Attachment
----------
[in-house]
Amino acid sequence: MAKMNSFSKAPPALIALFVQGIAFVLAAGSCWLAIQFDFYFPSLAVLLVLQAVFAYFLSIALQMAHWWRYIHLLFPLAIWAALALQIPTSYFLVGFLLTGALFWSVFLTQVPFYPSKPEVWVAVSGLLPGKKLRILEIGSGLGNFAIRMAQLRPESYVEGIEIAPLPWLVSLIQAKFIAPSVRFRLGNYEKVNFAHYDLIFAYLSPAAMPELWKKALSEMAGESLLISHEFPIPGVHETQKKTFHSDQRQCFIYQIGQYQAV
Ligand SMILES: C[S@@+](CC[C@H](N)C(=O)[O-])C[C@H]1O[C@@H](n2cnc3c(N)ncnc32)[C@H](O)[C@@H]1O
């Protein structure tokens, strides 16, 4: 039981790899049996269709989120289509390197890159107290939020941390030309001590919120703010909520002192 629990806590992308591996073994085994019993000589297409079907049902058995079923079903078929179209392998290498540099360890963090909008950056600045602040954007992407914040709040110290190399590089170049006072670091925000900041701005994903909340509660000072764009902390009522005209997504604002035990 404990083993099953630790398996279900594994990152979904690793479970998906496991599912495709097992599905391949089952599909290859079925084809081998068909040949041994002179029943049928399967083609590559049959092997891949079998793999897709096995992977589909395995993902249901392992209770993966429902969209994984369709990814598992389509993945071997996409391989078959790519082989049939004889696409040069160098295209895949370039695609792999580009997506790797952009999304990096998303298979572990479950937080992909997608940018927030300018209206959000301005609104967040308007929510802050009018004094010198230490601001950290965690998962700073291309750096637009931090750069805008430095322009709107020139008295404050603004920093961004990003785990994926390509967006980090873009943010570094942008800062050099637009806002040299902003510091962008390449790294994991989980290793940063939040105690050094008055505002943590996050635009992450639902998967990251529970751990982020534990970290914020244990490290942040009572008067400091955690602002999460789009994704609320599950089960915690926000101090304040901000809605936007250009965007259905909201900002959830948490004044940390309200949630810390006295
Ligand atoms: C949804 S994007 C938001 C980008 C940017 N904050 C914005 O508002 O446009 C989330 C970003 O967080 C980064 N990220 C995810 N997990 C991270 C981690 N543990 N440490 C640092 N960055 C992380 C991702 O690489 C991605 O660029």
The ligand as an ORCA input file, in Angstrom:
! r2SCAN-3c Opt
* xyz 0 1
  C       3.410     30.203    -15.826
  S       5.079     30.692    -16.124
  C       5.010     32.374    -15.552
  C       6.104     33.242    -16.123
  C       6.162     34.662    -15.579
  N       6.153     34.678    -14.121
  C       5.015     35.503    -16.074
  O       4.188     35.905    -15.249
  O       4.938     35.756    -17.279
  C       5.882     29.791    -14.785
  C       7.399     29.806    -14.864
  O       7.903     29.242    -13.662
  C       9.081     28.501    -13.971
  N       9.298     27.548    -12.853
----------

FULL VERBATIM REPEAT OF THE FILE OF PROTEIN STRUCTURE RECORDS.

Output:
[in-house]
Amino acid sequence: MAKMNSFSKAPPALIALFVQGIAFVLAAGSCWLAIQFDFYFPSLAVLLVLQAVFAYFLSIALQMAHWWRYIHLLFPLAIWAALALQIPTSYFLVGFLLTGALFWSVFLTQVPFYPSKPEVWVAVSGLLPGKKLRILEIGSGLGNFAIRMAQLRPESYVEGIEIAPLPWLVSLIQAKFIAPSVRFRLGNYEKVNFAHYDLIFAYLSPAAMPELWKKALSEMAGESLLISHEFPIPGVHETQKKTFHSDQRQCFIYQIGQYQAV
Ligand SMILES: C[S@@+](CC[C@H](N)C(=O)[O-])C[C@H]1O[C@@H](n2cnc3c(N)ncnc32)[C@H](O)[C@@H]1O
């Protein structure tokens, strides 16, 4: 039981790899049996269709989120289509390197890159107290939020941390030309001590919120703010909520002192 629990806590992308591996073994085994019993000589297409079907049902058995079923079903078929179209392998290498540099360890963090909008950056600045602040954007992407914040709040110290190399590089170049006072670091925000900041701005994903909340509660000072764009902390009522005209997504604002035990 404990083993099953630790398996279900594994990152979904690793479970998906496991599912495709097992599905391949089952599909290859079925084809081998068909040949041994002179029943049928399967083609590559049959092997891949079998793999897709096995992977589909395995993902249901392992209770993966429902969209994984369709990814598992389509993945071997996409391989078959790519082989049939004889696409040069160098295209895949370039695609792999580009997506790797952009999304990096998303298979572990479950937080992909997608940018927030300018209206959000301005609104967040308007929510802050009018004094010198230490601001950290965690998962700073291309750096637009931090750069805008430095322009709107020139008295404050603004920093961004990003785990994926390509967006980090873009943010570094942008800062050099637009806002040299902003510091962008390449790294994991989980290793940063939040105690050094008055505002943590996050635009992450639902998967990251529970751990982020534990970290914020244990490290942040009572008067400091955690602002999460789009994704609320599950089960915690926000101090304040901000809605936007250009965007259905909201900002959830948490004044940390309200949630810390006295
Ligand atoms: C949804 S994007 C938001 C980008 C940017 N904050 C914005 O508002 O446009 C989330 C970003 O967080 C980064 N990220 C995810 N997990 C991270 C981690 N543990 N440490 C640092 N960055 C992380 C991702 O690489 C991605 O660029």
The ligand as an ORCA input file, in Angstrom:
! r2SCAN-3c Opt
* xyz 0 1
  C       3.410     30.203    -15.826
  S       5.079     30.692    -16.124
  C       5.010     32.374    -15.552
  C       6.104     33.242    -16.123
  C       6.162     34.662    -15.579
  N       6.153     34.678    -14.121
  C       5.015     35.503    -16.074
  O       4.188     35.905    -15.249
  O       4.938     35.756    -17.279
  C       5.882     29.791    -14.785
  C       7.399     29.806    -14.864
  O       7.903     29.242    -13.662
  C       9.081     28.501    -13.971
  N       9.298     27.548    -12.853